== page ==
Tempting as it was to just take the plunge, we took another way round and found the Africa galleries on level -1.

 

There were some giant masquerade puppets which Eva claimed to be allergic to because she sneezed as she walked past them and a wall of hats which she said were “all the hats in Africa”. It inspired her to sing a little song that sounded like a poor man’s Band Aid. It went something like this: “There are no more hats in Africa because they all are heeerrrreee”. Please donate generously.

We now only had two more stops on the itinerary – the classic end-of-visit combo of gift shop and toilets. Eva wanted a book about Egypt to call her own once she’d taken the other book back to the library. And I was happy about that because it’d keep her quiet on the tube but it turned out that she feel in yuv with a Cleopatra rubber duck and rejected every book option in favour of it. Good luck reading this all the way back to Highams Park:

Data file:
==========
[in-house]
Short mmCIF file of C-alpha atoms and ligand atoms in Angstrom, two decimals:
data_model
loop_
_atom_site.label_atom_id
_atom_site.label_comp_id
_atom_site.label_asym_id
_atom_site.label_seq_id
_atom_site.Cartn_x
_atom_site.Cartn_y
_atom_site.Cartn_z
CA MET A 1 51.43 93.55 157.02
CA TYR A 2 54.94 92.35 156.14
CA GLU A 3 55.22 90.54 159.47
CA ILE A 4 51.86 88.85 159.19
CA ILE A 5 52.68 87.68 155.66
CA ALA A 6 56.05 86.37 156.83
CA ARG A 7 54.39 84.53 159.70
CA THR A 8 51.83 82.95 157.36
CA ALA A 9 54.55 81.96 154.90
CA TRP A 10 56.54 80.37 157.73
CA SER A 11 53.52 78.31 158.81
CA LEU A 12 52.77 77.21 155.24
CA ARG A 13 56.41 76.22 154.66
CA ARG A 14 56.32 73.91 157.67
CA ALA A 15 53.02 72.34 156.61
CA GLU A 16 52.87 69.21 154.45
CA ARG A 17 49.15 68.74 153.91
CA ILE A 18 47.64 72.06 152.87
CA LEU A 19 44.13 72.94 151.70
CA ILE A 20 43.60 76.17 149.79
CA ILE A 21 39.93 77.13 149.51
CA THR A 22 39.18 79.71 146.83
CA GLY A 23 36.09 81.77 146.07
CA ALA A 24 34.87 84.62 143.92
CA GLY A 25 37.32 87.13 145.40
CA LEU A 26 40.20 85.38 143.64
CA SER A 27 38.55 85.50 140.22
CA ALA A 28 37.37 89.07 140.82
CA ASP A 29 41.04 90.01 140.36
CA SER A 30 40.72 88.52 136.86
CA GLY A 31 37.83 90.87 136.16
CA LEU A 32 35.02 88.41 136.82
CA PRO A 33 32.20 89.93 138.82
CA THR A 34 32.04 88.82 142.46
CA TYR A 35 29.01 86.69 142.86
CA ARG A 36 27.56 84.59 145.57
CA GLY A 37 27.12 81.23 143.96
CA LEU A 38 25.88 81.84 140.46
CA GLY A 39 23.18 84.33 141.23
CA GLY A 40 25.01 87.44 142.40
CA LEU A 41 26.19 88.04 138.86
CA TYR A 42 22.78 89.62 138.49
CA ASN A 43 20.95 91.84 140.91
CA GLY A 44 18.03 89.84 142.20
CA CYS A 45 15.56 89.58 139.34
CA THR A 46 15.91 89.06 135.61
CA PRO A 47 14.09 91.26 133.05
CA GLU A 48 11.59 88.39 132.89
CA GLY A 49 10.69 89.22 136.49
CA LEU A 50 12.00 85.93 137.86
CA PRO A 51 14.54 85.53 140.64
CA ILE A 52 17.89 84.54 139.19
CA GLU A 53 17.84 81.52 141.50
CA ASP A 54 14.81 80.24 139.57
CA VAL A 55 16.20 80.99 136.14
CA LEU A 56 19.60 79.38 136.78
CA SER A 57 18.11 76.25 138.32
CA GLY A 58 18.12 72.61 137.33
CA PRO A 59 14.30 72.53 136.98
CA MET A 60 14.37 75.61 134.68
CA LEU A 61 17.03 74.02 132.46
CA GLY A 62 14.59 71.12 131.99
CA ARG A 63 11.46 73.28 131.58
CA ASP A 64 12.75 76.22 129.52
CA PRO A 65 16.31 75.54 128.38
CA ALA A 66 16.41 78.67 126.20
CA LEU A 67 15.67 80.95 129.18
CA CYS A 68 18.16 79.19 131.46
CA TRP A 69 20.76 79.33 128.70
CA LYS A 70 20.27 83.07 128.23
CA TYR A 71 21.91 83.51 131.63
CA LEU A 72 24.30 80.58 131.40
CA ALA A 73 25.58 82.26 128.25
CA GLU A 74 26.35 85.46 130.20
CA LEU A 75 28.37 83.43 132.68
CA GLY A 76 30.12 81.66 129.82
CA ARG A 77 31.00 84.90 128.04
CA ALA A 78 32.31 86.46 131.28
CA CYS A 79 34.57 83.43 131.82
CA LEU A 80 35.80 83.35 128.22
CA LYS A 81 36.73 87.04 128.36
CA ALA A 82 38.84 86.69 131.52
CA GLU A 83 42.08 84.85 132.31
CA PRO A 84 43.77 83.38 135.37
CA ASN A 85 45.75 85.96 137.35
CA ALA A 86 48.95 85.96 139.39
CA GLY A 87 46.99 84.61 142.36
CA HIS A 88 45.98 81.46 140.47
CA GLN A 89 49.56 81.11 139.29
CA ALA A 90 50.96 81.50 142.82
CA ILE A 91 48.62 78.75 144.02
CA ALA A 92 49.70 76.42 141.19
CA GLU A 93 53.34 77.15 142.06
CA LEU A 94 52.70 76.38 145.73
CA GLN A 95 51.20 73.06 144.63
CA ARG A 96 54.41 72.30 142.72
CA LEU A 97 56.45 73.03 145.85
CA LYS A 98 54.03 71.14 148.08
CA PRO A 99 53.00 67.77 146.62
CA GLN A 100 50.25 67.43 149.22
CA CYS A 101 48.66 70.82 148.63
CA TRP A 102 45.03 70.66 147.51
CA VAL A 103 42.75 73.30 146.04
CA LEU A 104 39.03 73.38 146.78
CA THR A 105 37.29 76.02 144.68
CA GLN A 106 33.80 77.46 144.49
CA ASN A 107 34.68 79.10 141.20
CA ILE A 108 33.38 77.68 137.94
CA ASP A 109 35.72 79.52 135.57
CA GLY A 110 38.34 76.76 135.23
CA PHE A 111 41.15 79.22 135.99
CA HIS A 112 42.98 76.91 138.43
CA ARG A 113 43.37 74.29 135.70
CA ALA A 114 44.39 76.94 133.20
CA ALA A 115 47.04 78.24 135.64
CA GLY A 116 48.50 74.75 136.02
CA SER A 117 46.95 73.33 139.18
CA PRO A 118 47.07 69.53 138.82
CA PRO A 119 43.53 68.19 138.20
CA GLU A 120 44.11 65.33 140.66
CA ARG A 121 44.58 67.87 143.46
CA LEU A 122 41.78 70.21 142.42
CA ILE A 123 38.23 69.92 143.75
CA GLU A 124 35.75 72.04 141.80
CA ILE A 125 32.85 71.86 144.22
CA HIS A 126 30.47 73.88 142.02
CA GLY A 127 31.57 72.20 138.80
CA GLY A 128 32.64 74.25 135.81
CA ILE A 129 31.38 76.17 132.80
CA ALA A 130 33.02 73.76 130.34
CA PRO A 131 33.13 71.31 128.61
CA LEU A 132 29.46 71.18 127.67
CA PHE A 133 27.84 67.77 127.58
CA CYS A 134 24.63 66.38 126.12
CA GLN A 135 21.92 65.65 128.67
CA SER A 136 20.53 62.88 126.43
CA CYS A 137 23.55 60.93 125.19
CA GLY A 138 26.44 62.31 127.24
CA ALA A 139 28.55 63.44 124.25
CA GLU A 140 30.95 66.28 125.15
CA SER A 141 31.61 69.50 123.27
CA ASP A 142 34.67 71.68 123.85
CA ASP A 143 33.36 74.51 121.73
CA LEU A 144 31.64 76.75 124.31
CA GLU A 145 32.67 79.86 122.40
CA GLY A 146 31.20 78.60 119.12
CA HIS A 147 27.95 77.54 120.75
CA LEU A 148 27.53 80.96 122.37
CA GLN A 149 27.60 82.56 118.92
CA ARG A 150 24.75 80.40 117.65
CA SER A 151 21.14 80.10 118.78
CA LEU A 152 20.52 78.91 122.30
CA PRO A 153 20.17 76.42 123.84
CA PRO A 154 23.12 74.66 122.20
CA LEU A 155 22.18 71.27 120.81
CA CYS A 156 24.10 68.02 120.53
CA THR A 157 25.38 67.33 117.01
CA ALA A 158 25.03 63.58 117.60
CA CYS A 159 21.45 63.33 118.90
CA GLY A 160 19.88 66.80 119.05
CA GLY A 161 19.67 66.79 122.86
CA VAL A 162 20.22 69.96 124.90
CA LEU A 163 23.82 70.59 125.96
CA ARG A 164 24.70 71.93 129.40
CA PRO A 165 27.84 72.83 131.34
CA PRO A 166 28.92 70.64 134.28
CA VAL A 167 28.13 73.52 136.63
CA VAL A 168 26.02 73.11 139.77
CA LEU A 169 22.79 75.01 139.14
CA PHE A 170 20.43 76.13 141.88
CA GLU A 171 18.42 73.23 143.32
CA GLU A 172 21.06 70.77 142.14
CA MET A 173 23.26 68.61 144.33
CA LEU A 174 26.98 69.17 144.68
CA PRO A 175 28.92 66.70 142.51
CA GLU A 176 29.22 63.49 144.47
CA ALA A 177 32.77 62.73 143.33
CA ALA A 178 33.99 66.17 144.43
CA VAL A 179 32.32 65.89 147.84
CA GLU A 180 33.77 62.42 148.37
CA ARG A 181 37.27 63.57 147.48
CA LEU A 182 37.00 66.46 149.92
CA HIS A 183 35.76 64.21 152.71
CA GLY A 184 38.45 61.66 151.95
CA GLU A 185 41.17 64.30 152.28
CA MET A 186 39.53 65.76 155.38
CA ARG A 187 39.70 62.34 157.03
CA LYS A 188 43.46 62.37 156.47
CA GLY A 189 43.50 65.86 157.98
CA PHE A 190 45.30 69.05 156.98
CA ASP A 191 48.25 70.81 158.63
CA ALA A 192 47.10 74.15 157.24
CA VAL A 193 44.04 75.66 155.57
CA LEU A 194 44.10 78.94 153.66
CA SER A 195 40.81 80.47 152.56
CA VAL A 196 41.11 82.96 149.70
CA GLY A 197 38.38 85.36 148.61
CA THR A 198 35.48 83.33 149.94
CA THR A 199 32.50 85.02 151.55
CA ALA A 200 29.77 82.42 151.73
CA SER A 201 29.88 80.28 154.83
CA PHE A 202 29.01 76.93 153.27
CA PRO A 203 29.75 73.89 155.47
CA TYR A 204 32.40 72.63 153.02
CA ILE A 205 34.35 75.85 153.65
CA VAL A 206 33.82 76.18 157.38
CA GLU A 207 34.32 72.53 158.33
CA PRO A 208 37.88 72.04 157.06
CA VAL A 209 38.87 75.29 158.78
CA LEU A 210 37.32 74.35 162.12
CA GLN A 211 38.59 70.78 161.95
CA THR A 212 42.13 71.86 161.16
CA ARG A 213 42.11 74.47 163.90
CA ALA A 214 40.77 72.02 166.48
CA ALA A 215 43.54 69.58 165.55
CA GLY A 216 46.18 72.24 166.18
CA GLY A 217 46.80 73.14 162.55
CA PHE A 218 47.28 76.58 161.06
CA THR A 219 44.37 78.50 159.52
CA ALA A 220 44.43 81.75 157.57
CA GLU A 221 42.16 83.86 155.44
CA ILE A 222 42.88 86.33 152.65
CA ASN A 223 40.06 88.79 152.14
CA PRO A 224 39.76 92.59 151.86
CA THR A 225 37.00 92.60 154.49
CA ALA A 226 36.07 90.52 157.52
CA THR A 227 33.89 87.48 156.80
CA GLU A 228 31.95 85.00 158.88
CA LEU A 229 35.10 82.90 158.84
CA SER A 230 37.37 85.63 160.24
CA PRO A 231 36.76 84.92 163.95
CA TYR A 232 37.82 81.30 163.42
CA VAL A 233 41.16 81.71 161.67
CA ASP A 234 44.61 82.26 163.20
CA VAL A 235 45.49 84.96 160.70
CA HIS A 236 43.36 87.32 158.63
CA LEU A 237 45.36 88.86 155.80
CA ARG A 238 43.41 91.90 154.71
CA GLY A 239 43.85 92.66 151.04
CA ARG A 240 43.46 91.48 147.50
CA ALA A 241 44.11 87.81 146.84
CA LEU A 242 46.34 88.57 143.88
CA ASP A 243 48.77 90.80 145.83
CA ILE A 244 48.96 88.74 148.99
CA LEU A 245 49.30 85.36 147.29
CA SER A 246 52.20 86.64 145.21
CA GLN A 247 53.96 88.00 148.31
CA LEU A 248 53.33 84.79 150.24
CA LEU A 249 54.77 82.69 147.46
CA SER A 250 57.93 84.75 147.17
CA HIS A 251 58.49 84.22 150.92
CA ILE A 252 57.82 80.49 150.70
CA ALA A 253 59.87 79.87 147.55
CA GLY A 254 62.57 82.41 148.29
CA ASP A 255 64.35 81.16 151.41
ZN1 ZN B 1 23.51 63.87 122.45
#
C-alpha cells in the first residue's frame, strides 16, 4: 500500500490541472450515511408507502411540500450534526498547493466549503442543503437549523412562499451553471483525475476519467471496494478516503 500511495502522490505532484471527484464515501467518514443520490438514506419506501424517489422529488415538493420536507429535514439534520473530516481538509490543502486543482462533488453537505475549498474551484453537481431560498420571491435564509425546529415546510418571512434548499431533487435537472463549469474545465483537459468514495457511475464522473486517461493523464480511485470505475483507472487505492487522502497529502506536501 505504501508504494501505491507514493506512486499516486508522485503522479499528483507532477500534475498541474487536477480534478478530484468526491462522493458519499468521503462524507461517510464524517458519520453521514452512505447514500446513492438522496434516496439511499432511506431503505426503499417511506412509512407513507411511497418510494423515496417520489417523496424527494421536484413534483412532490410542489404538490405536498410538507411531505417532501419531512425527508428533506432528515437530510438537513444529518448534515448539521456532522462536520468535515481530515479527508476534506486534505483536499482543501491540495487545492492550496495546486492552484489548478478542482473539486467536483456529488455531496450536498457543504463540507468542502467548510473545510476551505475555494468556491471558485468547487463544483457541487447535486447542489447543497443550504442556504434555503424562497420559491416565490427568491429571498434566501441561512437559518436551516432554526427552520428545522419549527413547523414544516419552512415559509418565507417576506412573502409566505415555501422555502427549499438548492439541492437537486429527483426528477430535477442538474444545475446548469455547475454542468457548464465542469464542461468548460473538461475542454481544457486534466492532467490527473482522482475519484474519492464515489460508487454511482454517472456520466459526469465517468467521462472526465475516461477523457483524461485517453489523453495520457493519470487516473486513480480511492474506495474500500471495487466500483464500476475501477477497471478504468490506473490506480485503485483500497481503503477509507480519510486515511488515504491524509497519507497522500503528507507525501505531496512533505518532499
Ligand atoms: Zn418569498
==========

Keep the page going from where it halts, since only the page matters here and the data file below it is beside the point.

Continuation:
She christened her Cleo-quack-ra and made duck noises all the way back instead. Ah well. At least it was a way of entertaining her all afternoon…

This entry was posted in Token attempts at culture (museums) and tagged , , . Bookmark the permalink.

Leave a Reply

Your email address will not be published. Required fields are marked *